It seems fitting that Cinco Cantina & Tequila Bar opened in the Village of Merrick Park this past Cinco de Mayo. Not only are the two "Cincos" in sync, but the holiday is celebrated more here than south of the border, just as Cinco Cantina's food is much more American than Mexican.
Cinco is part of restaurateur Carmine Giardini's Palm Beach-based Carmine's Restaurant Group, which made its name on Italian cuisine, so one can't be blamed for trusting his lasagna more than his Mexican chicken lasagna (a layering of poultry, peppers, sour cream, cheese, and corn tortillas).
Actually, that dish wasn't necessarily Giardini's idea; he hires professionals to come up with menus. His selection of Miami native John Belleme as Cinco's opening executive chef seemed an excellent choice; Belleme has impressed at numerous Palm Beach establishments over the years (most recently at Giardini's Umi Fishbar and Grill). However, after four months, Belleme left and Nunzio Billante (formerly of Rocco's Tacos) took over and put his own spin on the menu. About a month ago, Billante was replaced by Manuel Nuñez, who consulted for El Scorpion in South Beach and worked at Broward's Cantina Laredo and Tijuana Taxi Co. For those keeping score, that's less than eight months in operation and three chefs.
Complimentary chips and pico de gallo are brought to the table at lunch, but they cost $3 at dinner. The former are thin and dusted with spices and annatto, which doesn't do much except turn your fingers orange; the salsa fresca was flecked with cilantro.
Servings of guacamole and chips start at $10 for the regular — a creamy, smooth purée with tomato, onions, and a touch of lime juice. Other avocado variations include one mashed with roasted garlic and another with sour apple, jícama, tomatillo, and cucumber.
The busy bill of fare encompasses starters, soups, salads, sliders, tortas, quesadillas, enchiladas, tacos, burritos, fajitas, chicken wings, main plates, and side dishes. We began with an appetizer (or bocadito) of jalapeño rellenos. The deep-fried, canapé-size snippets of pepper came encased in patchwork tempura coating topped with white cheese and drizzles of goat cheese crema. Centering the plate was a dish of avocado-ranch dip that tasted like the failed product of a generic salad dressing company. Fried cigars of duck flautas were dry and bland.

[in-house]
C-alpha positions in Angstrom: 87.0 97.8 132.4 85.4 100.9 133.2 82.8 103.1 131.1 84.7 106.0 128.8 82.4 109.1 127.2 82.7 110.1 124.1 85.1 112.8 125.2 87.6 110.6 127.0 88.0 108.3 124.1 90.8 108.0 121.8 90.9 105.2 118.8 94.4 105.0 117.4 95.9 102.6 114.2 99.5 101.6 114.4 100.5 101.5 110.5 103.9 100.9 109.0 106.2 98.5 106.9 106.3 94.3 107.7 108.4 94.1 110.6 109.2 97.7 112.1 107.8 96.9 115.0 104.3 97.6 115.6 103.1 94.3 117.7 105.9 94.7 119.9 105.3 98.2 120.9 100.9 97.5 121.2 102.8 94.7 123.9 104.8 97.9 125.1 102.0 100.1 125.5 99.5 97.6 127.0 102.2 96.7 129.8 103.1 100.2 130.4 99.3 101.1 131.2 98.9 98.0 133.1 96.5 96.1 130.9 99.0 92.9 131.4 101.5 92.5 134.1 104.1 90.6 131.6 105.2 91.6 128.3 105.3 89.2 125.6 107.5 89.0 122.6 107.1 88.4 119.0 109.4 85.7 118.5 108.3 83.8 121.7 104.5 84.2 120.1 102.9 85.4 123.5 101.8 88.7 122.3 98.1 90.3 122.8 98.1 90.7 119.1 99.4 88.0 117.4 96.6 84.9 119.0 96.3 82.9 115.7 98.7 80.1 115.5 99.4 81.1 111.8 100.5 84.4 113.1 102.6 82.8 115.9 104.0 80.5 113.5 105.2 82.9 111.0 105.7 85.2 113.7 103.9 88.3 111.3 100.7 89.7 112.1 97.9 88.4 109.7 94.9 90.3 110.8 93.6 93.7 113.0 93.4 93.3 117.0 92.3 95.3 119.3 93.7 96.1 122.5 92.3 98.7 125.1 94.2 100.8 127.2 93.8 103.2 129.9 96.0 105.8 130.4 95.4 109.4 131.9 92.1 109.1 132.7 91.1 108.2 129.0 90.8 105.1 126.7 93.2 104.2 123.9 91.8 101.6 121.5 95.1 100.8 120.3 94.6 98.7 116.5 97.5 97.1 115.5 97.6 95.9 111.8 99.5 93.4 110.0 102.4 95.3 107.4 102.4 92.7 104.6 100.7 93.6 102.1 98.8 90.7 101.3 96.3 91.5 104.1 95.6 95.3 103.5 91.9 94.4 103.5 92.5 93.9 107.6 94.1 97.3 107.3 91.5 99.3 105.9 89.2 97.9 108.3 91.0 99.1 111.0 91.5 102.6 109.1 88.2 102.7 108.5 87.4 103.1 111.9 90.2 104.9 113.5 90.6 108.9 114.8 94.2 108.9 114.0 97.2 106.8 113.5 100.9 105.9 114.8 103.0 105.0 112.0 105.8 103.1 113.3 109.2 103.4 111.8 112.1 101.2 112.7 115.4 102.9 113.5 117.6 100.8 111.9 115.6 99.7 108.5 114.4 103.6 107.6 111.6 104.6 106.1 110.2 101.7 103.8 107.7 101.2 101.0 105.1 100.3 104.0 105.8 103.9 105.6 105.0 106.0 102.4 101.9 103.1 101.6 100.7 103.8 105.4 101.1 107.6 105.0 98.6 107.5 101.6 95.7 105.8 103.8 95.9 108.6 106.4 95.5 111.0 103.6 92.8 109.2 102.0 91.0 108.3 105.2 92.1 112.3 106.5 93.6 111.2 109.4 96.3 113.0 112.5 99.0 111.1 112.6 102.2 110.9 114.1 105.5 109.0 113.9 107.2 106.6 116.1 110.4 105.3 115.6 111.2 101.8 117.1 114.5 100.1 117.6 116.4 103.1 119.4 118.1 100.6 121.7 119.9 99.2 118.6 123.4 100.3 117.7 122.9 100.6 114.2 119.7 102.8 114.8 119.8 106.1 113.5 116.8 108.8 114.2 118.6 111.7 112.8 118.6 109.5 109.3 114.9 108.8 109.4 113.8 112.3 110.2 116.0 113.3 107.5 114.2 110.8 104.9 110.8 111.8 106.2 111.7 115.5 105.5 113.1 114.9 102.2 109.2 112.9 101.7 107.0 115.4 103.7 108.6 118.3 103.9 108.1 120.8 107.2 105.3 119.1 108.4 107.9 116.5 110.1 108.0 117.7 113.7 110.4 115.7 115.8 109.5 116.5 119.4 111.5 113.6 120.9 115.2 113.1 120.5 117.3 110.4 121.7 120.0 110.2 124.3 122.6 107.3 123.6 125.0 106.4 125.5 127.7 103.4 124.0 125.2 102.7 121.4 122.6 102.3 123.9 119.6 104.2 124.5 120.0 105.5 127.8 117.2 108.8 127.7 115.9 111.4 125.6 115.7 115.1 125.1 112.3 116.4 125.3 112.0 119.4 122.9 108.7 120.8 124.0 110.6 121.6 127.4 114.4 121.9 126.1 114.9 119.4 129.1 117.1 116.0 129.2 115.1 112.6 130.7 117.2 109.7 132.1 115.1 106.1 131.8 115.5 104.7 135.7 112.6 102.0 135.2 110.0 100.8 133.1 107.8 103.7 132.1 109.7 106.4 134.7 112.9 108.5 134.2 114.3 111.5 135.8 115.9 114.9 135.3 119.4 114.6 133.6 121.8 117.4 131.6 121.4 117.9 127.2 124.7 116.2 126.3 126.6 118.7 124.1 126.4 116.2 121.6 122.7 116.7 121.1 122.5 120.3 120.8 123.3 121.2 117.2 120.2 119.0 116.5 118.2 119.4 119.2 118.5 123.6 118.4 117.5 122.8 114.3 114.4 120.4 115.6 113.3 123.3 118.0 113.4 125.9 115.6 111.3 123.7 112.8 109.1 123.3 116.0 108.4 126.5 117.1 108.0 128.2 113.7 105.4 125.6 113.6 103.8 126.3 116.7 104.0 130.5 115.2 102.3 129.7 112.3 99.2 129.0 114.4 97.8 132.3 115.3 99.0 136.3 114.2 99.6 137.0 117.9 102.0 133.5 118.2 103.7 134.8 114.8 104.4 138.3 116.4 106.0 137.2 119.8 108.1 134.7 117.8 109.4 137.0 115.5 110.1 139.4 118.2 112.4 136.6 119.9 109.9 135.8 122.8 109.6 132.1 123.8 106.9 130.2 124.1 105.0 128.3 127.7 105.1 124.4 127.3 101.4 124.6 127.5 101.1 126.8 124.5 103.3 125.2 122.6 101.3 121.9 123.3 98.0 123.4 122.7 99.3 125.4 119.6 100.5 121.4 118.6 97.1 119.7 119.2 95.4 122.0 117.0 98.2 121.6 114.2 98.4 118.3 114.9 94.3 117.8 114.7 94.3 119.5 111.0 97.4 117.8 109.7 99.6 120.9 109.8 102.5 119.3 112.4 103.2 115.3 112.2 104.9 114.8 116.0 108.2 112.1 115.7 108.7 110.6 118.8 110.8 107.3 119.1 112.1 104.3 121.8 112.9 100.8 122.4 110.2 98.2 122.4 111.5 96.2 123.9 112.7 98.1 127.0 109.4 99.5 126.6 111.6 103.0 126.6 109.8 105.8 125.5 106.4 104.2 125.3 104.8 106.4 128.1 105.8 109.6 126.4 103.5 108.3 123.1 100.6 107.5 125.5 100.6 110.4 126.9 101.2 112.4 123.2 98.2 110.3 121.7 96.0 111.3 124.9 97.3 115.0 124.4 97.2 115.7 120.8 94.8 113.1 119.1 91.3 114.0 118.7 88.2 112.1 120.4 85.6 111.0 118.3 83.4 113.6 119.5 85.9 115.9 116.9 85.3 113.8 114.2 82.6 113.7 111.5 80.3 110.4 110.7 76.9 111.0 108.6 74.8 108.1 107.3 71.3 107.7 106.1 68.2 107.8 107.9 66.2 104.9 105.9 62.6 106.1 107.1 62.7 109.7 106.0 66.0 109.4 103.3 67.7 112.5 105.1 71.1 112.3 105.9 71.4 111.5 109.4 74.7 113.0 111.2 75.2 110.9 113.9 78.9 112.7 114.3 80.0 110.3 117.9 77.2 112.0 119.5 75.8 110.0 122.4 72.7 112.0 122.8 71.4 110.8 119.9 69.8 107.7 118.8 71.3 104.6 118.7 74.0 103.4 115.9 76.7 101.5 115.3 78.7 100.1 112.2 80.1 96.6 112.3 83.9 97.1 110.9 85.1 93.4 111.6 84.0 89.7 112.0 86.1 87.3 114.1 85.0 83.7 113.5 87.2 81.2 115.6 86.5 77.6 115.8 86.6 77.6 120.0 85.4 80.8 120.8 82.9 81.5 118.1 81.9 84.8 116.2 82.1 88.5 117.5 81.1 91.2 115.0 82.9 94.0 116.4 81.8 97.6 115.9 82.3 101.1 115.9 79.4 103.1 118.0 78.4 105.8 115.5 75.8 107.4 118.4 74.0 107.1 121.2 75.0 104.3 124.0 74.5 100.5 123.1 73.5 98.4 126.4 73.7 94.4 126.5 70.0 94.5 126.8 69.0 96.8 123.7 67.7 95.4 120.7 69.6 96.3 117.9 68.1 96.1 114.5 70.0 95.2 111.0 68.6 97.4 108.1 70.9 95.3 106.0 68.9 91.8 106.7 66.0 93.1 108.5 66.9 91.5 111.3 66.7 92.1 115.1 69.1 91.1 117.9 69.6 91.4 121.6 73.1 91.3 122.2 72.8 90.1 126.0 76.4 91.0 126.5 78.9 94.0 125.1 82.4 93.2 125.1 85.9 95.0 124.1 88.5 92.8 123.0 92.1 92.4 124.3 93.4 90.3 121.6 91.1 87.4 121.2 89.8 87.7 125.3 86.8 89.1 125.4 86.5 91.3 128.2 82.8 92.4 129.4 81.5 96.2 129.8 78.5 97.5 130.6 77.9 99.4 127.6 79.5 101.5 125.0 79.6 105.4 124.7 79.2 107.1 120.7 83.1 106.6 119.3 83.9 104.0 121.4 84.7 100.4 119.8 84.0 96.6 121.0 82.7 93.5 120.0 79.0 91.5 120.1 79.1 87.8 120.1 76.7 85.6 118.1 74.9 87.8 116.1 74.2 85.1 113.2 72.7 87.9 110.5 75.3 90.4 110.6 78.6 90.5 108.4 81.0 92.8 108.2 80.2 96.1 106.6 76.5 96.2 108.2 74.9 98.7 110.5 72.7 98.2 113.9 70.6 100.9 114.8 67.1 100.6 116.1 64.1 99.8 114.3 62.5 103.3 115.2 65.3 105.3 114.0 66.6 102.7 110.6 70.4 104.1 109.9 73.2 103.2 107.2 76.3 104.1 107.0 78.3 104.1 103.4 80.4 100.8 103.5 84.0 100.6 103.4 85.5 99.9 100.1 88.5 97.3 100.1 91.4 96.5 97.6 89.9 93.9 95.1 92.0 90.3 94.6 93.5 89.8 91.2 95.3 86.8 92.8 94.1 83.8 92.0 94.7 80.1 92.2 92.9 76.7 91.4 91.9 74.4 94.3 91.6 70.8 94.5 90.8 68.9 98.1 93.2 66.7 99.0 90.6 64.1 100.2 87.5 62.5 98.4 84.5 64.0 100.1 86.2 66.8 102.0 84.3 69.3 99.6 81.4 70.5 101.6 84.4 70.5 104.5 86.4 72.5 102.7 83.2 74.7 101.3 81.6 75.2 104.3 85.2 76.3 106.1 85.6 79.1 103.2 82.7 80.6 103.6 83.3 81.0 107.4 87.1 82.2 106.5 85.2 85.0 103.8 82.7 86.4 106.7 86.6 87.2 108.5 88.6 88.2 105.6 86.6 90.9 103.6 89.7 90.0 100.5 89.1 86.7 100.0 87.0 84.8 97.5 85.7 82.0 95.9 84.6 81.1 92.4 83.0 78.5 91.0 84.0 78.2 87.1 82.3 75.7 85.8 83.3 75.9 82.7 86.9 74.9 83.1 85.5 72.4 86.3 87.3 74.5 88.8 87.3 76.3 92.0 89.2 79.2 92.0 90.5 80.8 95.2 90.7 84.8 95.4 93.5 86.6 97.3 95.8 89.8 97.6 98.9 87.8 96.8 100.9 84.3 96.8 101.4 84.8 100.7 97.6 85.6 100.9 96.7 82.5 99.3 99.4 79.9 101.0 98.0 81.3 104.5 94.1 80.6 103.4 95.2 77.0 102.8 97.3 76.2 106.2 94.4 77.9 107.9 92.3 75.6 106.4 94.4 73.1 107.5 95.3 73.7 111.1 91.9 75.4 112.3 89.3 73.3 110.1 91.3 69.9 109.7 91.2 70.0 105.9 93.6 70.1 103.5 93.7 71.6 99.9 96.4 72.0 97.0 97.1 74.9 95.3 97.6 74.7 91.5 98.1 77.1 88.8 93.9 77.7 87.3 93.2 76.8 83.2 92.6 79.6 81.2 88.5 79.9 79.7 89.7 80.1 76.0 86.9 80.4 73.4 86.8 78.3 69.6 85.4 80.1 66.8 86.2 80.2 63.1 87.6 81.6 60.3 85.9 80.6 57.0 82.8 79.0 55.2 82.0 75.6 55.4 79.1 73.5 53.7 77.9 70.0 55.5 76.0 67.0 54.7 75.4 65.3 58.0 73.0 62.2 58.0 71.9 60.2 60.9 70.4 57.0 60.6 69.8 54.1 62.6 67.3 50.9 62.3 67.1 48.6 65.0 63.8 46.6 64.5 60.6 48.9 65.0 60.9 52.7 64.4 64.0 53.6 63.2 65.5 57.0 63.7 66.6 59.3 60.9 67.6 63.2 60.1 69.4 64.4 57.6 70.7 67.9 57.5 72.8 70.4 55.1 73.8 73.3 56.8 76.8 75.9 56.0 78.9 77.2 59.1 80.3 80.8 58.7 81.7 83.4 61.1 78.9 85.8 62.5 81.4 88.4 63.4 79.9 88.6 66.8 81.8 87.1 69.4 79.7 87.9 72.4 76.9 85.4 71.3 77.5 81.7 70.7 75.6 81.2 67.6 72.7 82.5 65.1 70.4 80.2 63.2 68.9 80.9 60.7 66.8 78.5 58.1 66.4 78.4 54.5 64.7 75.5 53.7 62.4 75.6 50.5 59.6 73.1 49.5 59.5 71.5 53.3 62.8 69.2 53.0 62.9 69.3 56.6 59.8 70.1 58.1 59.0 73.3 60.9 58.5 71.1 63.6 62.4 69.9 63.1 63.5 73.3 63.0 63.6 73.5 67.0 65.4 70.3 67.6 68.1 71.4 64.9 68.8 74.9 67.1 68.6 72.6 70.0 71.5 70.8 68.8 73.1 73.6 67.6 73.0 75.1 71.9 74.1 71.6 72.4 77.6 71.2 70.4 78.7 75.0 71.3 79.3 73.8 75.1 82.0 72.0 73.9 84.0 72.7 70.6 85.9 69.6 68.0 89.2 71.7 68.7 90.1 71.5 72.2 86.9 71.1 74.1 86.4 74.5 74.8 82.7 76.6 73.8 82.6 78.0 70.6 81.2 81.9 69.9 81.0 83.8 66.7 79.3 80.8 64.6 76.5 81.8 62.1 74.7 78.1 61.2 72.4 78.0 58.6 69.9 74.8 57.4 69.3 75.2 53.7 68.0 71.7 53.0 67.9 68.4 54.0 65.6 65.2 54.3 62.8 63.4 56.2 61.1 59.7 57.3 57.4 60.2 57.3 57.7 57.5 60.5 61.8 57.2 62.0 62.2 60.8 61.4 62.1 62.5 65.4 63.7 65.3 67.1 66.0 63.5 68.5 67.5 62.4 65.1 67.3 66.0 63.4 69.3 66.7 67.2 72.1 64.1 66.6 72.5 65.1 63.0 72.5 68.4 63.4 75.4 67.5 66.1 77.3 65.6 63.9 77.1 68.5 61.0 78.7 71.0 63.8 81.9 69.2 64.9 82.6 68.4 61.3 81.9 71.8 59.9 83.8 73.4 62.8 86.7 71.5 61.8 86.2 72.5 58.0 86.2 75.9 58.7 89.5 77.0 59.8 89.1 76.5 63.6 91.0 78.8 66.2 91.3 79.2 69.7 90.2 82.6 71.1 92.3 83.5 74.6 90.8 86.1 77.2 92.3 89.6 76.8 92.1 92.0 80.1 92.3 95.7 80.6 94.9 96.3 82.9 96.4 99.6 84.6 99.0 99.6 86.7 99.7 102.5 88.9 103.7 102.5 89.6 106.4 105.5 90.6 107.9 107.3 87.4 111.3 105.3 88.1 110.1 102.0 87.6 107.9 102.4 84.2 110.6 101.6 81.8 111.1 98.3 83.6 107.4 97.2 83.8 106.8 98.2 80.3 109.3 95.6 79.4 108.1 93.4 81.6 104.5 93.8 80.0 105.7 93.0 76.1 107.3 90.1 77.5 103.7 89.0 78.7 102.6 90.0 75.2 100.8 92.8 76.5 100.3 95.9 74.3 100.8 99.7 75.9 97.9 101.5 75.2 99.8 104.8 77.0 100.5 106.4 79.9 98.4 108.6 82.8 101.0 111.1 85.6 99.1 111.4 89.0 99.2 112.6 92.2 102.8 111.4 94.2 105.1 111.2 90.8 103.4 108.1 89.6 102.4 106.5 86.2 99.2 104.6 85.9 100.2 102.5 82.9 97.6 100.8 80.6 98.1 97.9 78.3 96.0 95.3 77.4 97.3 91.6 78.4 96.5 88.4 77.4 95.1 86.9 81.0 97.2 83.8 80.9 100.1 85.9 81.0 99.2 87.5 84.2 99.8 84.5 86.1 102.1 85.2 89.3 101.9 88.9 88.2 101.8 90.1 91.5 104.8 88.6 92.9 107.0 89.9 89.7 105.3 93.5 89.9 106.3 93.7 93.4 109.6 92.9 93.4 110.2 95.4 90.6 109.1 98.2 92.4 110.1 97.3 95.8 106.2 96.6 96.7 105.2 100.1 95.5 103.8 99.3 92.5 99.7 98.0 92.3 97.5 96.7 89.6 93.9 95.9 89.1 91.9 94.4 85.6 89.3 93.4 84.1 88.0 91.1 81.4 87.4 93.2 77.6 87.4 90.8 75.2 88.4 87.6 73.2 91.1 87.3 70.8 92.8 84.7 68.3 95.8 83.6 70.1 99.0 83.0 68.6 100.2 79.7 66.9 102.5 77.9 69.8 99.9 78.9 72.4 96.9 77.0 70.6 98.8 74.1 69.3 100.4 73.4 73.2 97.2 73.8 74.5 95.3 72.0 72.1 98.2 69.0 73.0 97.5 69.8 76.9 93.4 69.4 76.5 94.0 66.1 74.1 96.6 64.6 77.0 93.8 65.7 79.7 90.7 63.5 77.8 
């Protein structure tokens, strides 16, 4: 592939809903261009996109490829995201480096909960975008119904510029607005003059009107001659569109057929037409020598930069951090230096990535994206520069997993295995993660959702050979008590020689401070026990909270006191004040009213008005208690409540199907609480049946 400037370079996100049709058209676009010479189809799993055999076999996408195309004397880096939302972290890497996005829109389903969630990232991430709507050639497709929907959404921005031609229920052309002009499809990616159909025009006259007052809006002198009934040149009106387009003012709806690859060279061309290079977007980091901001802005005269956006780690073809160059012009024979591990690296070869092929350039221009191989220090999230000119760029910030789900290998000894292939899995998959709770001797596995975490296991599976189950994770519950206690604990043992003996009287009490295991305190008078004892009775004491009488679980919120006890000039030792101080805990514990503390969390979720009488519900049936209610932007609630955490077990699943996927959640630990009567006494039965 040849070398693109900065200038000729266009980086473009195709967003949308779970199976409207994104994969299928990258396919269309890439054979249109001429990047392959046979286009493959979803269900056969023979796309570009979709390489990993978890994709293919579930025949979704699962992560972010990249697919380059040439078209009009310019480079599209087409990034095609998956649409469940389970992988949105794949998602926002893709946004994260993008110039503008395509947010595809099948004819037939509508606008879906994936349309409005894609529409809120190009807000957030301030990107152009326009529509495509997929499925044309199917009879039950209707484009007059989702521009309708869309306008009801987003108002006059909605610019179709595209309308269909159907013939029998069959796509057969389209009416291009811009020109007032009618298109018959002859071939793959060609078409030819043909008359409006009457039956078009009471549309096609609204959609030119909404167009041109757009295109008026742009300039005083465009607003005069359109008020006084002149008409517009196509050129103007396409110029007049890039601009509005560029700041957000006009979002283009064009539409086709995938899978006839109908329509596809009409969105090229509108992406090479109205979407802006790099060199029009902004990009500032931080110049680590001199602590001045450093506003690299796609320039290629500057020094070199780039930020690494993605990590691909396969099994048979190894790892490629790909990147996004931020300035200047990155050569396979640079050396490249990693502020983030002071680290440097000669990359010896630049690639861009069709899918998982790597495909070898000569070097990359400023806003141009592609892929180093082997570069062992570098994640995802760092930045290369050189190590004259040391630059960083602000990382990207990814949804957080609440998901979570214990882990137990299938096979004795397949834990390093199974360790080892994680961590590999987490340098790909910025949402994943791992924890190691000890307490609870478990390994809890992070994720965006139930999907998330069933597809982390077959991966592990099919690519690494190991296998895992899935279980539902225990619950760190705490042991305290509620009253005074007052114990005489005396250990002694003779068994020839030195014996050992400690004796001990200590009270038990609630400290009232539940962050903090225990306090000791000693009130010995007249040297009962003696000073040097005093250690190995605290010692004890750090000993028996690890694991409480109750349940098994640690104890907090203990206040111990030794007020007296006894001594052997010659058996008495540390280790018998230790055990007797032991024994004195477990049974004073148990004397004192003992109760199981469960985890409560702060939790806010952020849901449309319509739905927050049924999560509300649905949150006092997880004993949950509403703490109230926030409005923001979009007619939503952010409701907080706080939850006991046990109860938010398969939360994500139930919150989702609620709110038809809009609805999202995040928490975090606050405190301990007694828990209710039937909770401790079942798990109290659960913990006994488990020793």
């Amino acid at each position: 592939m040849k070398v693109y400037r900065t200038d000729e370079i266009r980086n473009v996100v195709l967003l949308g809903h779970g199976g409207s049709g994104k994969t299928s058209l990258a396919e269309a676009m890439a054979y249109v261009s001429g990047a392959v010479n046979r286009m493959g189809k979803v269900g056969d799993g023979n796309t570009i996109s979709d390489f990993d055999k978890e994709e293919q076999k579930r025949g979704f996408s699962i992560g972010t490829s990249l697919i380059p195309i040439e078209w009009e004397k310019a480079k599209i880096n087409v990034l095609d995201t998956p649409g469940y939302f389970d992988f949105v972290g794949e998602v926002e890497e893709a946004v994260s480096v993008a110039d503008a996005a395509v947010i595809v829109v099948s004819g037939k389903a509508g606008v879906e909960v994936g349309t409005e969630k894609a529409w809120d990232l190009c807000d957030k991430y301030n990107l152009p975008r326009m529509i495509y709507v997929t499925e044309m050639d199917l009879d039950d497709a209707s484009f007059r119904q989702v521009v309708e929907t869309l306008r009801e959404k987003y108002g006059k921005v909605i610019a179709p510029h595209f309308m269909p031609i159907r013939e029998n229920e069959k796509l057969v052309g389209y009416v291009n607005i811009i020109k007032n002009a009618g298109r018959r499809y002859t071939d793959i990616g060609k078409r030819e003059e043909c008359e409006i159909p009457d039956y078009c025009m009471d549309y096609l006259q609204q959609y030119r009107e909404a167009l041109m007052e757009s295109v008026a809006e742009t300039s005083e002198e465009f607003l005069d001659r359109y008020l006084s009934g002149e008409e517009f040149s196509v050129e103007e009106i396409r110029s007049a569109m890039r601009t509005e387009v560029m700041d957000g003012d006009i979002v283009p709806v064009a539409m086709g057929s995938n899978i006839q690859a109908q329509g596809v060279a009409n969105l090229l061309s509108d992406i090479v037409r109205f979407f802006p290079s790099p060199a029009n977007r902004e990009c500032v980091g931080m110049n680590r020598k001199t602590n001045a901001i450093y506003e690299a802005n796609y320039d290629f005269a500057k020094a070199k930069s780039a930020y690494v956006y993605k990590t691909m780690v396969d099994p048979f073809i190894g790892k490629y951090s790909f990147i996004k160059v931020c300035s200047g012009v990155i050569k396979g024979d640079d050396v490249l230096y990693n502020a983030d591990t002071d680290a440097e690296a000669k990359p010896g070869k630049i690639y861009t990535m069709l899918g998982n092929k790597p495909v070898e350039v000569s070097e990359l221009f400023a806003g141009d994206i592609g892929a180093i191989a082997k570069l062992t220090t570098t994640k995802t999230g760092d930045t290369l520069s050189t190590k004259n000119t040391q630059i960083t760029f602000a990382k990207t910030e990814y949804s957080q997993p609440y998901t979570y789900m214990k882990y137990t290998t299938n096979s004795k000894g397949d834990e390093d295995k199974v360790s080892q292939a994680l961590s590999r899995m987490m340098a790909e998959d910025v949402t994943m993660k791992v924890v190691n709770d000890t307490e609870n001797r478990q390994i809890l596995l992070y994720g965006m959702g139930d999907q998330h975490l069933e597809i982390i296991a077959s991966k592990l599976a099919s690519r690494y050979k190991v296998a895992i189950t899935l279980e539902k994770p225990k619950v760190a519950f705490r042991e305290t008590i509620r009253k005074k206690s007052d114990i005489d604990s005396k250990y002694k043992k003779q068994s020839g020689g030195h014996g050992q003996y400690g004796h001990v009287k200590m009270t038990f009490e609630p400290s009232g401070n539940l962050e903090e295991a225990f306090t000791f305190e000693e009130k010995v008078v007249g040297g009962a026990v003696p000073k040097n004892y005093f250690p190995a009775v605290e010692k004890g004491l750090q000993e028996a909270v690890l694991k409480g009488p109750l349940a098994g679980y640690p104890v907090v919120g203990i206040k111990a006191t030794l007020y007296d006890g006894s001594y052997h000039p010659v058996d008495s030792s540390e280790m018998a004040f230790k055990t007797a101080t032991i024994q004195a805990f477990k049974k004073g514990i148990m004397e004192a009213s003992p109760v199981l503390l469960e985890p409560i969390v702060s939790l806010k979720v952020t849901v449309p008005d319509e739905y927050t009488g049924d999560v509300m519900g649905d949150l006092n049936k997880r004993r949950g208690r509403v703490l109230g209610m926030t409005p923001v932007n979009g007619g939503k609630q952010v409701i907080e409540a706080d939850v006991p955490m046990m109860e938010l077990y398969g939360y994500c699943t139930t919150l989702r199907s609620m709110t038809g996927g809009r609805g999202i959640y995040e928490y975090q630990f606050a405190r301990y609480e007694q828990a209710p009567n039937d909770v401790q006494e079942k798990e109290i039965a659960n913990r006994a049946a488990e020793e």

The best entrées we sampled were a hefty chile relleno and juicy carne asada fajitas. The tempura-fried poblano pepper was softly swelled with goat cheese, cojita (a melted hard cow's milk cheese from Michoacán), and tomato sauce with a hint of Rioja wine. Mexican-style achiote red rice, colored with annatto, is also served with this and other entrées, but consistently arrived lukewarm. Refried beans grace most plates as well.
The guajillo-marinated carne asada fajita boasted as much flavor as all the other foods combined. The waiter didn't inquire about how we wanted the meat cooked, but the sliced skirt steak arrived searing hot and a succulent medium-rare. There were plenty of accompaniments too: rice, beans, warm flour tortillas, guacamole, sliced lettuce, diced tomatoes, sour cream, plus sautéed peppers and onions on the sizzle platter.
Carnitas michoacanas brought chunky cubes of tough and underseasoned pork — although the meat packed a robust pork punch. Salsa brava was supposed to be the accompanying sauce, but a side of tomatillo salsa arrived instead. The same red rice was served, as were frijoles borrachos, or pinto beans cooked with beer — more Tex than Mex, but moister and tastier than the refried rendition.